Originally posted here.
Export-Import Bank officials have been playing lobbyists not only to U.S. lawmakers, but also to business owners. According to Washington Examiner’s Tim Carney, serving a dual purpose is far from cheap to the taxpayers sustaining the agency.
While rallying Congress to renewal the Ex-Im Bank’s charter, officials have been traveling all over the country to recruit businesses. According to a press release from the Export-Import Bank published last week, “[O]fficials from the Export-Import Bank of the U.S. (Ex-Im Bank) will hold a series of forums, discussions, and small-business stops to increase awareness among American small businesses of how the Export-Import Bank can help them boost their exports abroad, while creating jobs here at home.”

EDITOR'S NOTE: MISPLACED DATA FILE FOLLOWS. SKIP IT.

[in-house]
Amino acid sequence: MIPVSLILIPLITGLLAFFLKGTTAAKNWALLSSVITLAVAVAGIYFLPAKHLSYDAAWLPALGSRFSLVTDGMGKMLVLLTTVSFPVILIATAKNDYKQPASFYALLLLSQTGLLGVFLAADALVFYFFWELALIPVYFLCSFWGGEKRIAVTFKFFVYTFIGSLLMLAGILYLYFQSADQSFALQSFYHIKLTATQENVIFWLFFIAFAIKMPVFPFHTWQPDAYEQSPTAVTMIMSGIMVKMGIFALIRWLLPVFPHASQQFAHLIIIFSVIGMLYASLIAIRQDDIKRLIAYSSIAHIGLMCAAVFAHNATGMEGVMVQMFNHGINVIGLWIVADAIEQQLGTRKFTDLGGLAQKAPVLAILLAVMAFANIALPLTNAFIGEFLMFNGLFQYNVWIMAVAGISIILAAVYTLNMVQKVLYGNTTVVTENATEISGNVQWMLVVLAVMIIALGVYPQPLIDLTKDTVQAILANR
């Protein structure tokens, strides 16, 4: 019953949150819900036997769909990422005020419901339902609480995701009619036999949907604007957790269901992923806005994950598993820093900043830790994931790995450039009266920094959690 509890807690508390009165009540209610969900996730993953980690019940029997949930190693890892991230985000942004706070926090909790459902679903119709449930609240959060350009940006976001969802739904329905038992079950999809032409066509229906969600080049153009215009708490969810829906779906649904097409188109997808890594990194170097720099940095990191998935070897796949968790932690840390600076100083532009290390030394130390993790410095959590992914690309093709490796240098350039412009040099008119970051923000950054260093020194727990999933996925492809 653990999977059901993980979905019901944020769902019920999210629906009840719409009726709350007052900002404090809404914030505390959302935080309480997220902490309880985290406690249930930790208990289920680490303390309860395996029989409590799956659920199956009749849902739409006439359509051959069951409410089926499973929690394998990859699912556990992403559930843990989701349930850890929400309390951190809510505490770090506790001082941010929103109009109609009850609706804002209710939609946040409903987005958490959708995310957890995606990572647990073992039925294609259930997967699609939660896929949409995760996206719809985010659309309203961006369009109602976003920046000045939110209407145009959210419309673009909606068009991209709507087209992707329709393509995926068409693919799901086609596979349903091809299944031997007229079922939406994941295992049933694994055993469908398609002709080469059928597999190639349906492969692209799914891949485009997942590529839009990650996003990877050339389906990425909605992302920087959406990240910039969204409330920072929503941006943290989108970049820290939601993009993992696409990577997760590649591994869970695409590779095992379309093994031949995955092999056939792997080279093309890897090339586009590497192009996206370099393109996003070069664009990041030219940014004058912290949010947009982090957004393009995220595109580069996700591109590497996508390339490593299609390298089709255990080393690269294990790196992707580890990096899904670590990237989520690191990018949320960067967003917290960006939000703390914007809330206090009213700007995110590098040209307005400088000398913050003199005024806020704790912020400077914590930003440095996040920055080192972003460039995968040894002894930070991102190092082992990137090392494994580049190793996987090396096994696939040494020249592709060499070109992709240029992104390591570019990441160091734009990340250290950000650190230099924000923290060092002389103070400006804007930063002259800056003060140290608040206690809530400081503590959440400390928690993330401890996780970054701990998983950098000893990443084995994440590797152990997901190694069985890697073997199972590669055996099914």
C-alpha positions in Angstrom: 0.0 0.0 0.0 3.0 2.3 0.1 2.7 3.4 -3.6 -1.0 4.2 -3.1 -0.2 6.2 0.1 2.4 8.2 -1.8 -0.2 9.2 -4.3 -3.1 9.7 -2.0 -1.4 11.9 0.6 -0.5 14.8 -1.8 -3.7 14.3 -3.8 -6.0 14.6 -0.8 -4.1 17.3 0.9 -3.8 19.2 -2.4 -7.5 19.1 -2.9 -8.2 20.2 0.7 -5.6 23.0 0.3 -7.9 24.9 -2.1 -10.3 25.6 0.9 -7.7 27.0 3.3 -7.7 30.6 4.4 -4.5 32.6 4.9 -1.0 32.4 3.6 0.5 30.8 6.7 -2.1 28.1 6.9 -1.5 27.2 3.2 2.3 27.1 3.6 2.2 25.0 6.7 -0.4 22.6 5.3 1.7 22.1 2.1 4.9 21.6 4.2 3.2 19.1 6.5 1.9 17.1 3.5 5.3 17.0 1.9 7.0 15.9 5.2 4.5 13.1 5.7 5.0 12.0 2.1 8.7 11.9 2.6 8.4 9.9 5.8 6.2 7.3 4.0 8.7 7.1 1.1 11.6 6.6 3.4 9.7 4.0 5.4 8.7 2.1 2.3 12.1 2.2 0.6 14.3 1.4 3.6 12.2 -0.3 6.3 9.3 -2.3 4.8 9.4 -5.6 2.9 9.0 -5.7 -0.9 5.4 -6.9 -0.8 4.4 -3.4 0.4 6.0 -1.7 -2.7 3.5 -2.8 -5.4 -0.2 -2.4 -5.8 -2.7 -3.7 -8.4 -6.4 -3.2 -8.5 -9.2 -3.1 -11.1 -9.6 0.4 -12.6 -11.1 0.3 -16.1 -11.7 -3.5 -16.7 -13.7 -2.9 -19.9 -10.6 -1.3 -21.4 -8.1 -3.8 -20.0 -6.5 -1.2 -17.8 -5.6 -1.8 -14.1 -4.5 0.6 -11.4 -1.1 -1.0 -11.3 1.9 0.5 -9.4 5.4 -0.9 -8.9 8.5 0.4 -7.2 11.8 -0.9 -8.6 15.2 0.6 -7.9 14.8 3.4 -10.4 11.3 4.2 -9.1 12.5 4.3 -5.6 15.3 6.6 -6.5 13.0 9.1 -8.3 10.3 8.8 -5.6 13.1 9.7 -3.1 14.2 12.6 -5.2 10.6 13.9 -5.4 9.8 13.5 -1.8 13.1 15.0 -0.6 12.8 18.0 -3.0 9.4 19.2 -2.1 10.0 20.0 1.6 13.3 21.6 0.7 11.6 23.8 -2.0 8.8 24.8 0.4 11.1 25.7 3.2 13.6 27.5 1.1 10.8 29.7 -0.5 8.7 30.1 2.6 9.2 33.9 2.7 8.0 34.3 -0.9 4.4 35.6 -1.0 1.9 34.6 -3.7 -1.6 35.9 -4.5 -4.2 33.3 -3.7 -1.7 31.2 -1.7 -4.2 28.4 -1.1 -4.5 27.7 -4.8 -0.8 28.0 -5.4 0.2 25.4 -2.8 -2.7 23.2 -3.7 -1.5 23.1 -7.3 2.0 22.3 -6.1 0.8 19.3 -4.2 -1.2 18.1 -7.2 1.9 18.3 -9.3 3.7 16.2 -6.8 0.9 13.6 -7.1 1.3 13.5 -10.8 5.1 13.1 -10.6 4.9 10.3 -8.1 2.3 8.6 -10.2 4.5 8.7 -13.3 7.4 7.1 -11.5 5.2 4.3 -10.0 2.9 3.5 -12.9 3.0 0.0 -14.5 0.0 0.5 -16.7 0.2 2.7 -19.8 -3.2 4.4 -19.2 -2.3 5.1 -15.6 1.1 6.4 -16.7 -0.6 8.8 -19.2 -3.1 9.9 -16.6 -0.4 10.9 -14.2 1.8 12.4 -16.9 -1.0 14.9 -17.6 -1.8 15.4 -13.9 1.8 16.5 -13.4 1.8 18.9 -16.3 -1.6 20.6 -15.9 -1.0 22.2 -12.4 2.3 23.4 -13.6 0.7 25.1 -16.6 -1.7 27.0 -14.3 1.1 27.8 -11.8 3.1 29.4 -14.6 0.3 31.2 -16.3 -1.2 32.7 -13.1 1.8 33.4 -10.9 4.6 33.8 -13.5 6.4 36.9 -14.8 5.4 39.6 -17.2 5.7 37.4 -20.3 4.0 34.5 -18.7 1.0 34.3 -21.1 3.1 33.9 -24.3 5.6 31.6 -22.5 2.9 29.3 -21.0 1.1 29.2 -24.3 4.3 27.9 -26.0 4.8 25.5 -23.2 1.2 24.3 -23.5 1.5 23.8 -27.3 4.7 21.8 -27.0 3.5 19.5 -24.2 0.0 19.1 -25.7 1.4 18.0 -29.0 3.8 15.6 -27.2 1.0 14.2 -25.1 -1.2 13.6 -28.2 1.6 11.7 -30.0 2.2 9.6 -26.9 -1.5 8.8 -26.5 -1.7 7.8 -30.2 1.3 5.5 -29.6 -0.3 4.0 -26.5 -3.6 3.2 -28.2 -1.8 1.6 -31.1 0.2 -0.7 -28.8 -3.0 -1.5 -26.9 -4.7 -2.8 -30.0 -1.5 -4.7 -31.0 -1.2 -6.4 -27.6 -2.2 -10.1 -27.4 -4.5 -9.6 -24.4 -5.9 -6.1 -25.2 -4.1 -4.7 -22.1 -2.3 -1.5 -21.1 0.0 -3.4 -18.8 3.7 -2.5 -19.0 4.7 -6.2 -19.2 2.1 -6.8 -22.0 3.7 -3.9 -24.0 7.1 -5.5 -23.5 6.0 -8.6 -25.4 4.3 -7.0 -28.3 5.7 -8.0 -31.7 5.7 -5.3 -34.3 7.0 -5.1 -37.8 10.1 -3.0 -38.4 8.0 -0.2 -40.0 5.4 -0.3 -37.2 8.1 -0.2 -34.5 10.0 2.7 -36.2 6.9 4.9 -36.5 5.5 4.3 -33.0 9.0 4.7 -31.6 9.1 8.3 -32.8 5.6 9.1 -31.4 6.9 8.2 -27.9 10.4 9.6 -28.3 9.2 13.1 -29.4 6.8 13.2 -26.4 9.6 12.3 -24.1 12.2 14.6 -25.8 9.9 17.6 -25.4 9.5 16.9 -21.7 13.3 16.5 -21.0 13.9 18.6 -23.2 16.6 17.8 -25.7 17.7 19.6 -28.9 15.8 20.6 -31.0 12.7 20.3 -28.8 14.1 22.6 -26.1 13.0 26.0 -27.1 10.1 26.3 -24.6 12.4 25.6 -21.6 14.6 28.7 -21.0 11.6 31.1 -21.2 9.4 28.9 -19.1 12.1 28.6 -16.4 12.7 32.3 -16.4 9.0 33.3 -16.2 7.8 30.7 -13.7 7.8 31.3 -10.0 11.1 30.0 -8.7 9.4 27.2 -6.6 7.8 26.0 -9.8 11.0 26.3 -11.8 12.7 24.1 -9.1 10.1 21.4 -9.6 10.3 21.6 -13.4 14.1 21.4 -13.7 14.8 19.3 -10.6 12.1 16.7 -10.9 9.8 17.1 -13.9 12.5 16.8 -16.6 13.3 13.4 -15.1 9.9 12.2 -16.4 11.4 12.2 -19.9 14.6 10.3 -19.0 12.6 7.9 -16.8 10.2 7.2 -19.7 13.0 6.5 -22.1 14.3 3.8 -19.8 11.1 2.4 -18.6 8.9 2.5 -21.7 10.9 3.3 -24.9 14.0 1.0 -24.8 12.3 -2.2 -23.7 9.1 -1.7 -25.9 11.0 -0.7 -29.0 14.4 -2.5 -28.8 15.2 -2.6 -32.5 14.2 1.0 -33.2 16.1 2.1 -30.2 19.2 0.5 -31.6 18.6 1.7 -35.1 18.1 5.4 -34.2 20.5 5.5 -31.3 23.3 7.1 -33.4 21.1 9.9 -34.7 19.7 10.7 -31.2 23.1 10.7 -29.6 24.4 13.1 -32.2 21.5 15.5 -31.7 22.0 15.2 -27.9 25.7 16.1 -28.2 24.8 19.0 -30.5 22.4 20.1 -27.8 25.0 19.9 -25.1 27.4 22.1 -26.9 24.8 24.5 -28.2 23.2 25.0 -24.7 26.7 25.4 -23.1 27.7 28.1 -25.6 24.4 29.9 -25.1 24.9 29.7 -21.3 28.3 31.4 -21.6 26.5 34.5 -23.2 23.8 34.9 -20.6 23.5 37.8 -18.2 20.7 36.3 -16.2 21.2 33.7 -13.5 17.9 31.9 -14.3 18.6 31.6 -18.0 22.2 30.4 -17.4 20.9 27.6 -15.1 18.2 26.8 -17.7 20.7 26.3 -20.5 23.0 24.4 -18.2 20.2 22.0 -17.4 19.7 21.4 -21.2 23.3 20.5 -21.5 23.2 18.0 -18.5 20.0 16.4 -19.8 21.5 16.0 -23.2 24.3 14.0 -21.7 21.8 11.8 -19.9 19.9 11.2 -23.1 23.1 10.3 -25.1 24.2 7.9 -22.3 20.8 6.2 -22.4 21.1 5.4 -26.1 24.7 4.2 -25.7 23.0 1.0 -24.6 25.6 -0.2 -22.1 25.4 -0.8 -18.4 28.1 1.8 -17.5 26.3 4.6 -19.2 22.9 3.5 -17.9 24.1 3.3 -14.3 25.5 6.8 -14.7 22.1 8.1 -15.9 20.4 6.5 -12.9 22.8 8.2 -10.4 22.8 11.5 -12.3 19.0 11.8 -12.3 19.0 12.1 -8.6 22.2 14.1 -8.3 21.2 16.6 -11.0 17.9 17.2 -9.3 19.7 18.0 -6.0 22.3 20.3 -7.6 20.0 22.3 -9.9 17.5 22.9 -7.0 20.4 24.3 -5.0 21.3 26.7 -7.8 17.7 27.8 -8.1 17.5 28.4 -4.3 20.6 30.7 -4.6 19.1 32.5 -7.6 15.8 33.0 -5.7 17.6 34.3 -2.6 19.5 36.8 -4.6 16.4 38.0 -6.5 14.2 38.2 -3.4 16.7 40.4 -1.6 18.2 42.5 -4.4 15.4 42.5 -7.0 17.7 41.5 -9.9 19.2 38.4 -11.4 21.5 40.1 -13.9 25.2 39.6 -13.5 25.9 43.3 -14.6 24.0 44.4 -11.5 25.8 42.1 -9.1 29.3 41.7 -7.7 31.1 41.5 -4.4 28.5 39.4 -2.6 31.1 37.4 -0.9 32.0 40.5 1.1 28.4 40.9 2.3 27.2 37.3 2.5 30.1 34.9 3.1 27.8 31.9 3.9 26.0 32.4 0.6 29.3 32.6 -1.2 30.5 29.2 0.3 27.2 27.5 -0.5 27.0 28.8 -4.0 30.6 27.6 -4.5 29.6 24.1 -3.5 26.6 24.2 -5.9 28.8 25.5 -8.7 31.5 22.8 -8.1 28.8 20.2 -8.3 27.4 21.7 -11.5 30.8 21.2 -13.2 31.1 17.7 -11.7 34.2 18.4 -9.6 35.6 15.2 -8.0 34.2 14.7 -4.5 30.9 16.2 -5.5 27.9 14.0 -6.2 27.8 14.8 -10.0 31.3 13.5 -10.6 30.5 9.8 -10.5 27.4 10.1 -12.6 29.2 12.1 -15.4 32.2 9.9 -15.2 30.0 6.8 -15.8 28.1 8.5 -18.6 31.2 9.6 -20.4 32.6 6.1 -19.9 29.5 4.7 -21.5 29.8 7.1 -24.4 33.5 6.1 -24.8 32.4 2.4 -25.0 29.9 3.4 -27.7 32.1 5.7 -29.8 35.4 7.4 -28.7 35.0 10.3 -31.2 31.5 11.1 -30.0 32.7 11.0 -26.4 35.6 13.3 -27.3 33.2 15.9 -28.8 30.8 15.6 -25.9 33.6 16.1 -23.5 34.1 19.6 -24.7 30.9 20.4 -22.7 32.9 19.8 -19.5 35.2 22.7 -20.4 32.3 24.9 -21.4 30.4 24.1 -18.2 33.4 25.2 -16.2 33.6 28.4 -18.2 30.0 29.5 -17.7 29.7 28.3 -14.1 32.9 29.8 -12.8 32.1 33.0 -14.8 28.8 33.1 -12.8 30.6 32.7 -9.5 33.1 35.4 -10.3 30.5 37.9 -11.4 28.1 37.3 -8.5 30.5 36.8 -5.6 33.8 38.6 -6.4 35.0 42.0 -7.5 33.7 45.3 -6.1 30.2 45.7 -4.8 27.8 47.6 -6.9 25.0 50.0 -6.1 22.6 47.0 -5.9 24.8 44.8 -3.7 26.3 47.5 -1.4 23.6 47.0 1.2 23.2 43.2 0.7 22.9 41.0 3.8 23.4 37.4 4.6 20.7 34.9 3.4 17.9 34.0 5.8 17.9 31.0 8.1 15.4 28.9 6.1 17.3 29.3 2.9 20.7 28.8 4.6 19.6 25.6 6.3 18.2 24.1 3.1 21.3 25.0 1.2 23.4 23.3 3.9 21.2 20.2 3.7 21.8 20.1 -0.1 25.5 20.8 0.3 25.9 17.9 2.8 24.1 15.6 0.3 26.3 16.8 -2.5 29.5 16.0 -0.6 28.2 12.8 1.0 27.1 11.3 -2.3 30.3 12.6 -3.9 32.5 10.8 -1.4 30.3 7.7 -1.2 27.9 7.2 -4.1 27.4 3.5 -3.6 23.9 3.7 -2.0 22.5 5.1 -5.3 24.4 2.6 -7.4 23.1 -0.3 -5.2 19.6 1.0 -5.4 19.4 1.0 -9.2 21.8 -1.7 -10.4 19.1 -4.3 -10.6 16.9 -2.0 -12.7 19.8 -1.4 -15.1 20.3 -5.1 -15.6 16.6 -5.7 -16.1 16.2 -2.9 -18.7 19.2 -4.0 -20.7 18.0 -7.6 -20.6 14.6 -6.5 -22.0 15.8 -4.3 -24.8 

The travels may seem of little importance to supporters of the Ex-Im Bank, but the problem lies elsewhere; during 2012, for an instance, Ex-Im spent $2.7 million in travel expenses while budgeting $1.7 million.
During the next fiscal year, the agency budgeted $1.2 million and spent $2.2 million, but the year of 2014 has been just as concerning. According to The Hill, Ex-Im budgeted $1.3 million, but has already estimated that the total spending may reach the $2.3 million mark.
Officials attempting to boost the public support of the bank and encourage businesses to lobby for subsidies are the ones doing most of the traveling, which is essentially creating a vicious cycle.
So the agency is able to carry its deals, it requires more companies to ask for subsidies, which requires more taxpayer money. By claiming the bank creates jobs at home, Ex-Im Bank officials urge the public and lawmakers to offer their support. But how can that be since taxpayers are really being asked to subsidize businesses abroad?
This is all just a mad display of men in suits talking gibberish on our dime at this point.